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Book Reviews

Moral Courage

by Rushworth M. Kidder

New York: HarperCollins/William Morrow, 2005, $34.95

Reviewed by Arthur Gans

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Book Cover Moral Courage is Rushworth Kidder’s newest book, an examination of both the structures of a value system and that element – moral courage – that makes any value system work. Kidder, the founder of the Institute for Global Ethics, is a leading consultant and analyst in the area of professional and practical ethics around the world. A former correspondent for the Christian Science Monitor, Kidder has worked for the past 15 years on the questions of how people make ethical decisions, and the values that can be said to be nearly universal in modern civilizations. Several years ago, Kidder was a keynote speaker at one of our Defence Ethics Conferences at the Royal Military College of Canada (RMC).

There are nine chapters to the book, as follows: Standing Up for Principle; Courage, Moral and Physical; The Courage to be Moral; The First Circle: Applying the Values; The Second Circle: Recognizing the Risks; The Third Circle: Enduring the Hardship; Fakes, Frauds, and Foibles: What Moral Courage Isn’t; Learning Moral Courage; and finally, Practicing Moral Courage in the Public Square.

In the first three chapters, Kidder sets out the problem, both defining clearly what moral courage is, including distinguishing it from physical courage, and then introducing a set of what can be called universal values – values that have proven to be core values across societies, cultures and religions. These values – honesty, respect, responsibility, fairness and compassion – have been demonstrated by the Institute’s research to be universally important in all the societies and cultures they have examined.

The next three chapters demonstrate the three essential elements that combine to make up moral courage: applying values, assessing risk, and displaying a willingness to endure hardship. These are illustrated as intersecting circles that, at the point of intersection, make up the concept of moral courage.

The final three chapters look at ‘pseudo’ moral courage, provide suggestions for training people to act with moral courage, and, finally, apply the theory to the public square.

Rather than being a purely theoretical work, this book demonstrates each of its various points by stories of individuals who have demonstrated moral courage in action. All of the illustrations come out of practical life situations, presented by those who shared them in the course of various contacts with the author. Although some are anonymous at the individual’s request, all have been carefully verified for veracity and effectiveness.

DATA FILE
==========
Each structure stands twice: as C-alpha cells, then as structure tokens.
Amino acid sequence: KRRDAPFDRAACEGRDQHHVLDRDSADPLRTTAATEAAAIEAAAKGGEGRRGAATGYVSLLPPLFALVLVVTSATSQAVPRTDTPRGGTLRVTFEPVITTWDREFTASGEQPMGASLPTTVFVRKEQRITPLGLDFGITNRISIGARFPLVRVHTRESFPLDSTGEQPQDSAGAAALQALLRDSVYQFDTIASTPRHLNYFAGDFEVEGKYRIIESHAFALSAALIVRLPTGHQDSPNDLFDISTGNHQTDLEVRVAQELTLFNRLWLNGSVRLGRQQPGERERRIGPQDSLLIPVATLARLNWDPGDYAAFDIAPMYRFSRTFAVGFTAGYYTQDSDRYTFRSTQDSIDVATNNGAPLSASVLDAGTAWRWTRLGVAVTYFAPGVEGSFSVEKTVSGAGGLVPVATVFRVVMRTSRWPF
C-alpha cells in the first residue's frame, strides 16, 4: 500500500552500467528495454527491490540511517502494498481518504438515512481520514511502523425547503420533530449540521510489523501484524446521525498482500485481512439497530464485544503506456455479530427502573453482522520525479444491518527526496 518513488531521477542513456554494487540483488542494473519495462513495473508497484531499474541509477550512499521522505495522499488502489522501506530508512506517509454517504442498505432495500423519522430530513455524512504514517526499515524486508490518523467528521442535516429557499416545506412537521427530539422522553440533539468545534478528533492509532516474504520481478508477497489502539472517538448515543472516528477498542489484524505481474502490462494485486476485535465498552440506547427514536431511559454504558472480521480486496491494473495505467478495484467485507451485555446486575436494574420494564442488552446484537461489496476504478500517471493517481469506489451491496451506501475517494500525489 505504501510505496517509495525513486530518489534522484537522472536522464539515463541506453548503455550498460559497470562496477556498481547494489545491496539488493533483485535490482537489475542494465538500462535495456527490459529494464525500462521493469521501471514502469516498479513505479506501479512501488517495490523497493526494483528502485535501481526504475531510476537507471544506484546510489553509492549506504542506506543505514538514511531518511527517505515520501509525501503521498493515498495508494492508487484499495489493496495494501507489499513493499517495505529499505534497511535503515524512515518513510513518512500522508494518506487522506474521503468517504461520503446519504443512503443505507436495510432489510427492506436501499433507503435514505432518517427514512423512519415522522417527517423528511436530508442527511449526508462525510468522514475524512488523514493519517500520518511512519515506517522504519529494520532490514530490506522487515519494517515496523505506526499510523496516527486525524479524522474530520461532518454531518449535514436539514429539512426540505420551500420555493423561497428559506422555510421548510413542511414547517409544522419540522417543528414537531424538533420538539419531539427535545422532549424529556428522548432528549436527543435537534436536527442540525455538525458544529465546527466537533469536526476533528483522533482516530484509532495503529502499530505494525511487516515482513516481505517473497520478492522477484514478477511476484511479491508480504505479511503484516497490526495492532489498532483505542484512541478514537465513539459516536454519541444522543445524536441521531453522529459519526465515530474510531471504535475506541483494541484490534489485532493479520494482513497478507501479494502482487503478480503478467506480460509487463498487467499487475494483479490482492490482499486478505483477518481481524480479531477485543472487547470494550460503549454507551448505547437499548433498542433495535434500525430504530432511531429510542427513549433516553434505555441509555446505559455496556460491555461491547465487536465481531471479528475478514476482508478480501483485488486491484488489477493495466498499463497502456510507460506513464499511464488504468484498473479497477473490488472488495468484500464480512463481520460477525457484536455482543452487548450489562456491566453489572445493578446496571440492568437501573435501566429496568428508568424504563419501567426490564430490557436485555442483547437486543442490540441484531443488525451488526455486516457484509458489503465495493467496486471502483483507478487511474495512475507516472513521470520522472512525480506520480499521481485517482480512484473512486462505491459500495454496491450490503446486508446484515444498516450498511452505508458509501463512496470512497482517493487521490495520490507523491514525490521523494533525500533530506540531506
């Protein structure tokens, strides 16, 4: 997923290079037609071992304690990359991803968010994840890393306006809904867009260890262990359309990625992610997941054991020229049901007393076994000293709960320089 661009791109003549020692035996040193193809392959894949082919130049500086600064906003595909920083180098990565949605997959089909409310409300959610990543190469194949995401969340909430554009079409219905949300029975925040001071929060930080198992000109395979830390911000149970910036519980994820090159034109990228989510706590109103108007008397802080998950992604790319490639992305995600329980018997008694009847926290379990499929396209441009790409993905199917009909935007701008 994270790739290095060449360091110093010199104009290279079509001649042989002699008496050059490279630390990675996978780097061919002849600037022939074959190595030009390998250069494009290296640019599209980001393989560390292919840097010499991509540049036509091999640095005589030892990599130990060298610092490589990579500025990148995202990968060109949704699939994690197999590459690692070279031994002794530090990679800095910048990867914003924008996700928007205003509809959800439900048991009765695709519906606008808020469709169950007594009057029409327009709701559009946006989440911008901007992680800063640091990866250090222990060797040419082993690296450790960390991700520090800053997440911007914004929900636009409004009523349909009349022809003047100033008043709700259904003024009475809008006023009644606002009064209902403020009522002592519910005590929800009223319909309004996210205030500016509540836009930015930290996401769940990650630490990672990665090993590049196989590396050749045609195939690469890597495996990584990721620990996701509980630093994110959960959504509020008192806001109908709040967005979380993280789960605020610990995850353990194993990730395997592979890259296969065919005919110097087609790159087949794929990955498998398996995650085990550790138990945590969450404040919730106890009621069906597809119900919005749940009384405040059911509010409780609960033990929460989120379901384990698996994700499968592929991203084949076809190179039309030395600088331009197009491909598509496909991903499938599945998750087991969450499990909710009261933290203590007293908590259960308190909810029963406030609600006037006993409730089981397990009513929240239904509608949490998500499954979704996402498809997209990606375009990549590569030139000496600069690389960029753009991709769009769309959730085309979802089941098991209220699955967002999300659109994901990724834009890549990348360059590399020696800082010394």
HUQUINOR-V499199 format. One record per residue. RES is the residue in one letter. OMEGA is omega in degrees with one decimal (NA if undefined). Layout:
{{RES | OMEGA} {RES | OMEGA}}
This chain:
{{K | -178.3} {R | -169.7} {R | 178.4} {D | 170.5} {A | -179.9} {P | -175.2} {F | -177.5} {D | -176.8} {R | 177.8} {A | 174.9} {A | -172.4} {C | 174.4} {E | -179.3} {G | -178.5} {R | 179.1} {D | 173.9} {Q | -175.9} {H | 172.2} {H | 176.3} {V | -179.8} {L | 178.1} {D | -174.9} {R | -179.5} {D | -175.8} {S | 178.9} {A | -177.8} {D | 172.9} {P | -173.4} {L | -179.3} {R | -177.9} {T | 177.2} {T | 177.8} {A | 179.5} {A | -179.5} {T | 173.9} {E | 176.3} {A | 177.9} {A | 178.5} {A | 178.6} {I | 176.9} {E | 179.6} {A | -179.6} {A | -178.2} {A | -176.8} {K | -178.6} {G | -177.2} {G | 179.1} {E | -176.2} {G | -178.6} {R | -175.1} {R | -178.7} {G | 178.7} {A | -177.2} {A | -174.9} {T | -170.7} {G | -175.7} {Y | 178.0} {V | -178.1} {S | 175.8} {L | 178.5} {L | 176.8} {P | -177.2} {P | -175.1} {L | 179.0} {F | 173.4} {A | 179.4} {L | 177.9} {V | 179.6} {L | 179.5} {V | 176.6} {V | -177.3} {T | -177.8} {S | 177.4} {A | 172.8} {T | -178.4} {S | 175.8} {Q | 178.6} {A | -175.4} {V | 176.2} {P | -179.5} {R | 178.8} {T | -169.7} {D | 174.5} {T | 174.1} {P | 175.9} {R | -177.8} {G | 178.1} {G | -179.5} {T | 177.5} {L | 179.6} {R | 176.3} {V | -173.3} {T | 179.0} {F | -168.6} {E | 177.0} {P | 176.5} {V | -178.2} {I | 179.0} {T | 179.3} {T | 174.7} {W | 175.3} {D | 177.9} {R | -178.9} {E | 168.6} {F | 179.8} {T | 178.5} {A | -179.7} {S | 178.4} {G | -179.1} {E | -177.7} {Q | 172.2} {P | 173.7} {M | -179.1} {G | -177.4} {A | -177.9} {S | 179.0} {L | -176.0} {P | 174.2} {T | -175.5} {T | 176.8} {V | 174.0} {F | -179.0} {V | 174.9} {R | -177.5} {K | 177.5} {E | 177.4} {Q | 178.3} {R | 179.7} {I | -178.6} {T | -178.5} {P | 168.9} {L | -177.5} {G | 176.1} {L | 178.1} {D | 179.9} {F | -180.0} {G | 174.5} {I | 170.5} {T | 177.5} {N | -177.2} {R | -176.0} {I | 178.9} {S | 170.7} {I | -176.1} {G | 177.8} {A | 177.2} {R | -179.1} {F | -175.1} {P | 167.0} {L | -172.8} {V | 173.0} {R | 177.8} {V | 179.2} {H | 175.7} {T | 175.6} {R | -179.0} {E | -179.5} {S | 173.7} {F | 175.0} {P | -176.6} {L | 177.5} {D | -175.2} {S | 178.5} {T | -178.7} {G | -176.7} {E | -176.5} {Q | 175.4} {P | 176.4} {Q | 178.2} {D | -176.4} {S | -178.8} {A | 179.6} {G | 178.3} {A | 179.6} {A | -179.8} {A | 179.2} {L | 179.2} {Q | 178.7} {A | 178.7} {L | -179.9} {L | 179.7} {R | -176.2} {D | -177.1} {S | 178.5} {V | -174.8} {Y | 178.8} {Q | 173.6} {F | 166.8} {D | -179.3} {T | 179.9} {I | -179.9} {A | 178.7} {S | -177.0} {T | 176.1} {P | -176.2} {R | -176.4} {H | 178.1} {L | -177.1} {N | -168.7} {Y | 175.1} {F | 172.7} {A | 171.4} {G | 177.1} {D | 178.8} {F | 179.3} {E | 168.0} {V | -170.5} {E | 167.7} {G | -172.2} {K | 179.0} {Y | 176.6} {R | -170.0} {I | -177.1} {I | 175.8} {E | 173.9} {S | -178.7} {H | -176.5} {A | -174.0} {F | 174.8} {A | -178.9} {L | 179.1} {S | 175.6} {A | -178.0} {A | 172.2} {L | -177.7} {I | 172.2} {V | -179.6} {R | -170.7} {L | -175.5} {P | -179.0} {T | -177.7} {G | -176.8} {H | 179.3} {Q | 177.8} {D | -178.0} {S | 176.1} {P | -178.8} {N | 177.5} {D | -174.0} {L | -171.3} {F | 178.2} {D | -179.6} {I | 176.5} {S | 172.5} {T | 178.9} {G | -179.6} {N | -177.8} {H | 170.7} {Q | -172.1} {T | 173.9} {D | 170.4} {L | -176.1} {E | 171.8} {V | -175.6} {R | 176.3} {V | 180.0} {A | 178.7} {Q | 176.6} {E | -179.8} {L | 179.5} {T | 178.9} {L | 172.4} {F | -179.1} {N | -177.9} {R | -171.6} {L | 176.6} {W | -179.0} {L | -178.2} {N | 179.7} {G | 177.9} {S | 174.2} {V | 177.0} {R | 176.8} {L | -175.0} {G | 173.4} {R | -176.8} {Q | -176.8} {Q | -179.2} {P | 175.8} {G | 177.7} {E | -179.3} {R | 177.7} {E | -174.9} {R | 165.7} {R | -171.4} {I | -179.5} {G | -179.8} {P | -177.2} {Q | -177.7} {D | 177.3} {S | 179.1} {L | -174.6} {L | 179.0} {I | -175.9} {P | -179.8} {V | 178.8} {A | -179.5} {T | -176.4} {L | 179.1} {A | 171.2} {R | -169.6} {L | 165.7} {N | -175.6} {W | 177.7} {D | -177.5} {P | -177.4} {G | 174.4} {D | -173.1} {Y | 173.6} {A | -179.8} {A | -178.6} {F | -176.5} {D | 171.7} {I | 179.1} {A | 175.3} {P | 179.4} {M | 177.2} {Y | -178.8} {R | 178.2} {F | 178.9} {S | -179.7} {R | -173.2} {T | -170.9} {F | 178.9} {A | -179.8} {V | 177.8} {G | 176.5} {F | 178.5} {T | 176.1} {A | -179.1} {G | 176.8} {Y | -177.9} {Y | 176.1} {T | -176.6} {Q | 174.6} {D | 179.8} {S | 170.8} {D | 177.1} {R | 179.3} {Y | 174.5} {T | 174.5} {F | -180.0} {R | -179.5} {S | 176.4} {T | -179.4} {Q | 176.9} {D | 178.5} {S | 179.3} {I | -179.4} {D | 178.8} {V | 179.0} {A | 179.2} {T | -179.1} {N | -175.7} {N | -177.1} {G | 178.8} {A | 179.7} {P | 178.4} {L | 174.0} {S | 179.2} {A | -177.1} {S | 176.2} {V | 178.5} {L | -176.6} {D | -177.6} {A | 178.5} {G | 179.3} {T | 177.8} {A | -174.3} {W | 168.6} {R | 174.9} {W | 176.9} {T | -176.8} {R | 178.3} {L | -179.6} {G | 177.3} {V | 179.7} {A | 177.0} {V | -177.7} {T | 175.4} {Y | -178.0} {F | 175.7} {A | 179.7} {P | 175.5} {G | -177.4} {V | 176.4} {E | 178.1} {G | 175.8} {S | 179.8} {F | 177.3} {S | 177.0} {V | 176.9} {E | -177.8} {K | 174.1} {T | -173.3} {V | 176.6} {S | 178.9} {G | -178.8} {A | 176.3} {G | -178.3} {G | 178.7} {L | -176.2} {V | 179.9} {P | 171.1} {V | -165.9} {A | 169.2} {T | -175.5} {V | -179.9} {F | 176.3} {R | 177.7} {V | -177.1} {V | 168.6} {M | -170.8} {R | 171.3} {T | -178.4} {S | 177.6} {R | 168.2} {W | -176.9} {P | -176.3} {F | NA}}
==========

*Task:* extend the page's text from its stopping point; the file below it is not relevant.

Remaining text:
This is a book that should be in the library of any person who has a sincere interest in the field of practical ethics and institutional behaviour. Its analysis of moral courage will, I believe, become classic. It will give to ethicists and others a common language and a common way to examine situations involving ethical questions, thereby enabling us to analyze those situations more precisely. For someone in the military, it will show how both truth and valour are essential values in the military life. Although valour is usually spoken of with respect to physical courage, the fact is that it often demands more of an individual to exercise moral courage than it does to exercise physical courage on the battlefield. In a hierarchical society, such as either the military or government in general, the exercise of moral courage can be particularly difficult because one is always in a context where the questioning of policy or decisions is not looked upon with favour. It is not without reason that the abbreviation ‘CYA’ is well known in hierarchical institutions such as the military.

Since the illustrations come from a broad spectrum of human experience and from differing societies, the book should be a useful tool, no matter in what area of ethics an individual is involved. It is clear, and, unlike many books in the field, it does not resort to jargon. It will, without doubt, be an important tool for practical ethics for many years to come.

I would strongly recommend this book to any and all in leadership positions or aspiring to leadership positions. It will provide a good guide to what is expected of a real leader in a difficult, often unclear, moral path.

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Major the Reverend Arthur Gans is a retired army chaplain who has a particular interest in military ethics.